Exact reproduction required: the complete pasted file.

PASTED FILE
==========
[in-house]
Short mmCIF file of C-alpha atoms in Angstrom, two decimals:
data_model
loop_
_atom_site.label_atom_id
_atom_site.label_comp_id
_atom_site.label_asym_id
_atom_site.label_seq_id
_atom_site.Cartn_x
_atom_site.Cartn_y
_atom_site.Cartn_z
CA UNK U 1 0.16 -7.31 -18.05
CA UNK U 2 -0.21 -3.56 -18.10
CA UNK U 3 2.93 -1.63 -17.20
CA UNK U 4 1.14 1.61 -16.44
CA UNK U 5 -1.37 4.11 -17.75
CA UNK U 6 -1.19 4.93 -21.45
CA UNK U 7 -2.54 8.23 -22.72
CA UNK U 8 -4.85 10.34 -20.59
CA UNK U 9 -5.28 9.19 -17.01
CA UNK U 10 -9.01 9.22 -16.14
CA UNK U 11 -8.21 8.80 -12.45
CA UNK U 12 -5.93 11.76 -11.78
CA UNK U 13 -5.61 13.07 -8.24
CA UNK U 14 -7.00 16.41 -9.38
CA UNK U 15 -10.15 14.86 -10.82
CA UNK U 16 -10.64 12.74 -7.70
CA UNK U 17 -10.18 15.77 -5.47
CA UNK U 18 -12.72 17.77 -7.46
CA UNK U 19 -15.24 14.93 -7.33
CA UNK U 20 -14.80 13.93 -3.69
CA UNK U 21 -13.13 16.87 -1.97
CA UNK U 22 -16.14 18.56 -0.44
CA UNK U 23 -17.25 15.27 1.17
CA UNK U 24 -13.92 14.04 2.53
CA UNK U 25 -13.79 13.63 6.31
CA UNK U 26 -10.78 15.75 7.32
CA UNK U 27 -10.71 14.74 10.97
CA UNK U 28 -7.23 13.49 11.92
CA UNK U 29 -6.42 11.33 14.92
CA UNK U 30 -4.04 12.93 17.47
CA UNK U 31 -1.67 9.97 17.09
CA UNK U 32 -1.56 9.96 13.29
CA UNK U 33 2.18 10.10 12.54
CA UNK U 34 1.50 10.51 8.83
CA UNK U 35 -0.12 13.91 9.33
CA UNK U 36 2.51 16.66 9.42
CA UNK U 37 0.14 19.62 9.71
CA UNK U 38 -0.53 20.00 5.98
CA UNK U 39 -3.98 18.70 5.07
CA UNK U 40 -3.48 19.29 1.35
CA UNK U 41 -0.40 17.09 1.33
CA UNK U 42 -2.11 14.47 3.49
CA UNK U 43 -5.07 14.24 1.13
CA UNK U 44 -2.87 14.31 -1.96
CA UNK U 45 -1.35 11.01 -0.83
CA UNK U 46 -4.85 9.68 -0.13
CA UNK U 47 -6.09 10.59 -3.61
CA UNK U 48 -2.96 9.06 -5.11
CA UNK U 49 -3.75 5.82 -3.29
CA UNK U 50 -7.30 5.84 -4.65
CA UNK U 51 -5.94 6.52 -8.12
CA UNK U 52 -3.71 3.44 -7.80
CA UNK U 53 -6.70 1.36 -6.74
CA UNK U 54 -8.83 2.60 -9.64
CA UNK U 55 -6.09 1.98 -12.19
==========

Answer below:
[in-house]
Short mmCIF file of C-alpha atoms in Angstrom, two decimals:
data_model
loop_
_atom_site.label_atom_id
_atom_site.label_comp_id
_atom_site.label_asym_id
_atom_site.label_seq_id
_atom_site.Cartn_x
_atom_site.Cartn_y
_atom_site.Cartn_z
CA UNK U 1 0.16 -7.31 -18.05
CA UNK U 2 -0.21 -3.56 -18.10
CA UNK U 3 2.93 -1.63 -17.20
CA UNK U 4 1.14 1.61 -16.44
CA UNK U 5 -1.37 4.11 -17.75
CA UNK U 6 -1.19 4.93 -21.45
CA UNK U 7 -2.54 8.23 -22.72
CA UNK U 8 -4.85 10.34 -20.59
CA UNK U 9 -5.28 9.19 -17.01
CA UNK U 10 -9.01 9.22 -16.14
CA UNK U 11 -8.21 8.80 -12.45
CA UNK U 12 -5.93 11.76 -11.78
CA UNK U 13 -5.61 13.07 -8.24
CA UNK U 14 -7.00 16.41 -9.38
CA UNK U 15 -10.15 14.86 -10.82
CA UNK U 16 -10.64 12.74 -7.70
CA UNK U 17 -10.18 15.77 -5.47
CA UNK U 18 -12.72 17.77 -7.46
CA UNK U 19 -15.24 14.93 -7.33
CA UNK U 20 -14.80 13.93 -3.69
CA UNK U 21 -13.13 16.87 -1.97
CA UNK U 22 -16.14 18.56 -0.44
CA UNK U 23 -17.25 15.27 1.17
CA UNK U 24 -13.92 14.04 2.53
CA UNK U 25 -13.79 13.63 6.31
CA UNK U 26 -10.78 15.75 7.32
CA UNK U 27 -10.71 14.74 10.97
CA UNK U 28 -7.23 13.49 11.92
CA UNK U 29 -6.42 11.33 14.92
CA UNK U 30 -4.04 12.93 17.47
CA UNK U 31 -1.67 9.97 17.09
CA UNK U 32 -1.56 9.96 13.29
CA UNK U 33 2.18 10.10 12.54
CA UNK U 34 1.50 10.51 8.83
CA UNK U 35 -0.12 13.91 9.33
CA UNK U 36 2.51 16.66 9.42
CA UNK U 37 0.14 19.62 9.71
CA UNK U 38 -0.53 20.00 5.98
CA UNK U 39 -3.98 18.70 5.07
CA UNK U 40 -3.48 19.29 1.35
CA UNK U 41 -0.40 17.09 1.33
CA UNK U 42 -2.11 14.47 3.49
CA UNK U 43 -5.07 14.24 1.13
CA UNK U 44 -2.87 14.31 -1.96
CA UNK U 45 -1.35 11.01 -0.83
CA UNK U 46 -4.85 9.68 -0.13
CA UNK U 47 -6.09 10.59 -3.61
CA UNK U 48 -2.96 9.06 -5.11
CA UNK U 49 -3.75 5.82 -3.29
CA UNK U 50 -7.30 5.84 -4.65
CA UNK U 51 -5.94 6.52 -8.12
CA UNK U 52 -3.71 3.44 -7.80
CA UNK U 53 -6.70 1.36 -6.74
CA UNK U 54 -8.83 2.60 -9.64
CA UNK U 55 -6.09 1.98 -12.19